For example:

  a << "hello"
  b << "hello"

  a = b # returns True (_true) because the values of a and b are equal
  a _is b # returns False (_false) because a is not the same instance as b

  a << "hello"
  b << a
  a = b # returns True (_true) because the values of a and b are equal
  a _is b # returns True (_true) because b was assigned the specific instance of the same object as a, rather than the value of a.


Methods are defined on exemplars using the statements _method and _endmethod:

  _method my_object.my_method(a, b)
    _return a + b

It is convention to supply two methods new() (to create a new instance) and init() (to initialise an instance).

  # New method
  _method, age)
    _return _clone.init(name, age)

  # Initialise method.
  _private _method person.init(name, age)
     # Call the parent implementation.
     _super.init(name, age)
     # Initialise the slots.
     .name << name
     .age << age
    _return _self

The _clone creates a physical copy of the person object. The _super statement allows objects to invoke an implementation of a method on the parent exemplar. Objects can reference themselves using the _self statement. An object's slots are accessed and assigned using a dot notation.

Methods that are not part of the public interface of the object can be marked private using the _private statement. Private methods can only be called by _self, _super and _clone.

Optional arguments can be declared using the _optional statement. Optional arguments that are not passed are assigned by Magik to the special object _unset (the equivalent of null). The _gather statement can be used to declare a list of optional arguments.

  _method my_object.my_method(_gather values)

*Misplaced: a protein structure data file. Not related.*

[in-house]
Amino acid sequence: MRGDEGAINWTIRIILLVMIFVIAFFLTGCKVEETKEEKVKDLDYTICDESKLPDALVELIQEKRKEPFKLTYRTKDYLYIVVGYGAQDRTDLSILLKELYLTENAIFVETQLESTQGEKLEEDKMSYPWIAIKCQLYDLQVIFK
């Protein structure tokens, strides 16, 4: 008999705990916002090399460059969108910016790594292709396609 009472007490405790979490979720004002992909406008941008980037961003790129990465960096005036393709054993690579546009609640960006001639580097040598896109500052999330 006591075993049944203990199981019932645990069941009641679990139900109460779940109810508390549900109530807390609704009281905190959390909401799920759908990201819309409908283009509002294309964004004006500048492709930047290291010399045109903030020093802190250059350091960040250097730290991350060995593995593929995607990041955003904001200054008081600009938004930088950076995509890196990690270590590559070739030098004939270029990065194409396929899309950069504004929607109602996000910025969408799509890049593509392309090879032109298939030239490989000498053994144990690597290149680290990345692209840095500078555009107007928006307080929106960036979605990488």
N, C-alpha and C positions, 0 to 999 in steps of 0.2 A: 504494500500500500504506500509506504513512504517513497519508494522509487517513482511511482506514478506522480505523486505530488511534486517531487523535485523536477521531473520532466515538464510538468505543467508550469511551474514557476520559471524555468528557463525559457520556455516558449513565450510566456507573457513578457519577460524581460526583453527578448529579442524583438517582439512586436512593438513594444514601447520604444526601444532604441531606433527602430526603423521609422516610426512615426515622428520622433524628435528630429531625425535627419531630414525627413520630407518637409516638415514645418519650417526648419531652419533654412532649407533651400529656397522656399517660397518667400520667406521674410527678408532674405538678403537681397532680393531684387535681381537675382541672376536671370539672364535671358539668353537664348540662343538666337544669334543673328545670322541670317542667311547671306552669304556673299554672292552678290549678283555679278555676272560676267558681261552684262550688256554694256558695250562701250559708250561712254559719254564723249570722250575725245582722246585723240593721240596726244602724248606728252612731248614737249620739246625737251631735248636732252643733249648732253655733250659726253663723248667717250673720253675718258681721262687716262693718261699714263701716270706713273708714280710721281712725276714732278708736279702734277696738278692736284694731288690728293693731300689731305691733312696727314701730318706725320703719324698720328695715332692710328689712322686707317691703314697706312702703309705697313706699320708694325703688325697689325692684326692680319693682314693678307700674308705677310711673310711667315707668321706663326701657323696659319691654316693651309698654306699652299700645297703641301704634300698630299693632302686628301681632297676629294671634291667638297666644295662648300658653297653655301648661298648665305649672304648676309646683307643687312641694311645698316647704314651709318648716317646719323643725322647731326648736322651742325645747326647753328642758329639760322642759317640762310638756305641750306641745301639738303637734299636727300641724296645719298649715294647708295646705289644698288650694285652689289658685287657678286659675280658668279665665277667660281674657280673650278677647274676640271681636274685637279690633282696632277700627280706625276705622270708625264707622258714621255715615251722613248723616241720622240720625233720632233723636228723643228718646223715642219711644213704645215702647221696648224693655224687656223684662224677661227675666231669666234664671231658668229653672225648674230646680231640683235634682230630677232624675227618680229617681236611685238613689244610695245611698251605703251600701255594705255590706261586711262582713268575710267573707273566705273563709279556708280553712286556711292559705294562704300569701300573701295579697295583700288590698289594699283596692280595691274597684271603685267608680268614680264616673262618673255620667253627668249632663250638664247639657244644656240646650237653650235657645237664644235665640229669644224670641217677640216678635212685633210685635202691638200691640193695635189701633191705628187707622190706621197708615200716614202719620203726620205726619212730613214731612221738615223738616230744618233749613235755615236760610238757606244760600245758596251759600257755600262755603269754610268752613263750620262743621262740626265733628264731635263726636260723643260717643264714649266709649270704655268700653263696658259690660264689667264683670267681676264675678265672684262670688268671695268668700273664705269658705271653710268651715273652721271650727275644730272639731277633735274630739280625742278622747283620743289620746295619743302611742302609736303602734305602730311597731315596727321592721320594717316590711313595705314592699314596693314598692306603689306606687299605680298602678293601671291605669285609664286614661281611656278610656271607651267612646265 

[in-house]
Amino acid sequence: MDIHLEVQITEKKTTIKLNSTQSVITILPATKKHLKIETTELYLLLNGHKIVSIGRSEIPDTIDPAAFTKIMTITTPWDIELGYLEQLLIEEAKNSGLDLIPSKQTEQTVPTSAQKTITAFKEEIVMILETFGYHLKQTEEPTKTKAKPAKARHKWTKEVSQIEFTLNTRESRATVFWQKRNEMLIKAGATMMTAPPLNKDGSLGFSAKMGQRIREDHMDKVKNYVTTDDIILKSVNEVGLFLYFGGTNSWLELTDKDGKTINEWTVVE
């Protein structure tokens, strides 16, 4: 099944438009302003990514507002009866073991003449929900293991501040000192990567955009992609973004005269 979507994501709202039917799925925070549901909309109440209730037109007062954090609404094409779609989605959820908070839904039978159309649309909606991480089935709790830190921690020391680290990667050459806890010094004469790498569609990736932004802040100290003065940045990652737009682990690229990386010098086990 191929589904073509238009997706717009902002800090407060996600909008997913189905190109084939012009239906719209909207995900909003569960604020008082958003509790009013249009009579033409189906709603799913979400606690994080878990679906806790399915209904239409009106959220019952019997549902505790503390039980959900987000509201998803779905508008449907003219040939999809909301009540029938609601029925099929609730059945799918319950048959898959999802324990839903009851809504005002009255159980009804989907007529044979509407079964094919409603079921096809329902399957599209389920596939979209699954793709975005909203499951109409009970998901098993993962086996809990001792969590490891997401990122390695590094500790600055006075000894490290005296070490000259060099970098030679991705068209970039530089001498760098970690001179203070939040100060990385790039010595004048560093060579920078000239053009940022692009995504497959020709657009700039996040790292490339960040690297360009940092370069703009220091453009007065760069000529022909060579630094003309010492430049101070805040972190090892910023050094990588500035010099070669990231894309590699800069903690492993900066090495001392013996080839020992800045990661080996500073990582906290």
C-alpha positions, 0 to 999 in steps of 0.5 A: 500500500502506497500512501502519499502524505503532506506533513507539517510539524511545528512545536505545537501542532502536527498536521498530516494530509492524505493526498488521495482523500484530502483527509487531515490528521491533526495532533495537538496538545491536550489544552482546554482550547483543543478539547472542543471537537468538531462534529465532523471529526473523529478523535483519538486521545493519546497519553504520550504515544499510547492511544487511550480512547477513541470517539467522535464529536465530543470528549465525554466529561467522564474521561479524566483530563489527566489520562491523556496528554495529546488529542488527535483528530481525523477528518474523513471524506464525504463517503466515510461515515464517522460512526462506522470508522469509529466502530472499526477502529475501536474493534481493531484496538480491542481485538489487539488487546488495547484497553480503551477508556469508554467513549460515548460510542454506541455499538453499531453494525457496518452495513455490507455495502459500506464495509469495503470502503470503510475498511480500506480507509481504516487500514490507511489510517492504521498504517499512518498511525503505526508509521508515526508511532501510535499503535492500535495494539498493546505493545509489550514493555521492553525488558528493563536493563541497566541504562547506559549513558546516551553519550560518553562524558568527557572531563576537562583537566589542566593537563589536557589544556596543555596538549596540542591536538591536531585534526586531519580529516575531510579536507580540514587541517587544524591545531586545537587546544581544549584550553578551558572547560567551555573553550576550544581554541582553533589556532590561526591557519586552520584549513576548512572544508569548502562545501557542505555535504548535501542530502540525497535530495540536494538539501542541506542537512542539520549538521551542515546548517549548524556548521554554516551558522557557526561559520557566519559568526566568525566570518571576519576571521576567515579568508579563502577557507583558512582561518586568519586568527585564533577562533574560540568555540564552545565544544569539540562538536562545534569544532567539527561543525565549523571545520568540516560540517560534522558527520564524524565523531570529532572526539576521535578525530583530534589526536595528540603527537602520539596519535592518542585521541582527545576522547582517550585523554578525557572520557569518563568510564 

In Magik the _while, _for, _over, _loop and _endloop statements allow iteration.

	_local s << 0 
	_local i << 0
	_while i <= 100
		s +<< i 
		i +<< 1 
>> s

Here, the _while is combined with _loop and _endloop.

  _method my_object.my_method(_gather values)
    total << 0.0
    _for a _over values.elements()
       total +<< a
    _return total

  m <<
  x << m.my_method(1.0, 2, 3.0, 4) # x = 10.0

Here values.elements() is an iterator which helps to iterate the values.

In Magik generator methods are called iterator methods. New iterator methods can be defined using the _iter and _loopbody statements:

  _iter _method my_object.even_elements()
    _for a _over _self.elements()
      _if a.even? _is _true


Magik also supports functions called procedures. Procedures are also objects and are declared using the _proc and _endproc statements. Procedures are assigned to variables which may then be invoked:

  my_procedure << _proc @my_procedure(a, b, c)
    _return a + b + c

  x << my_procedure(1, 2, 3) # x = 6

Regular Expression

Magik supports // regular expression syntax:

_if /Hello\,\s(\w)+!/.matches?("Hello, Magik!") _then
    write("Got a match!")

and to capture groups in Regex:

/sw([0-9]+)-([0-9]+).*/.replace_all("sw65456-324sss", "$1") # "65456"
/sw([0-9]+)-([0-9]+).*/.replace_all("sw65456-324sss", "$2") # "324"

HTTP Library

Magik supports making HTTP or HTTPS requests via http library, see below examples:

magikhttp <<
magikhttp.url("").post({"User-agent", "Bot"}, "some data")

Language Quirks

Because Magik was originally developed in England, methods in the core smallworld libraries are spelled using British English. For example:

  Use "initialise", not "initialize".


Like other programming language Magik too has collections. They include the following:

  • Simple Vector
  • Rope
  • Hash Table
  • Property List
  • Equality set
  • Bags

Hello World example

The following is an example of the Hello world program written in Magik:

 write("Hello World!")


  1. ^ Jim Connors (2012-11-05). "Sprinkle Some Magik on that Java Virtual Machine". Retrieved 2012-11-06. With this new capability GE Energy has succeeded in hosting their Magik environment on top of the Java Virtual Machine

Edited: 2021-06-18 18:14:31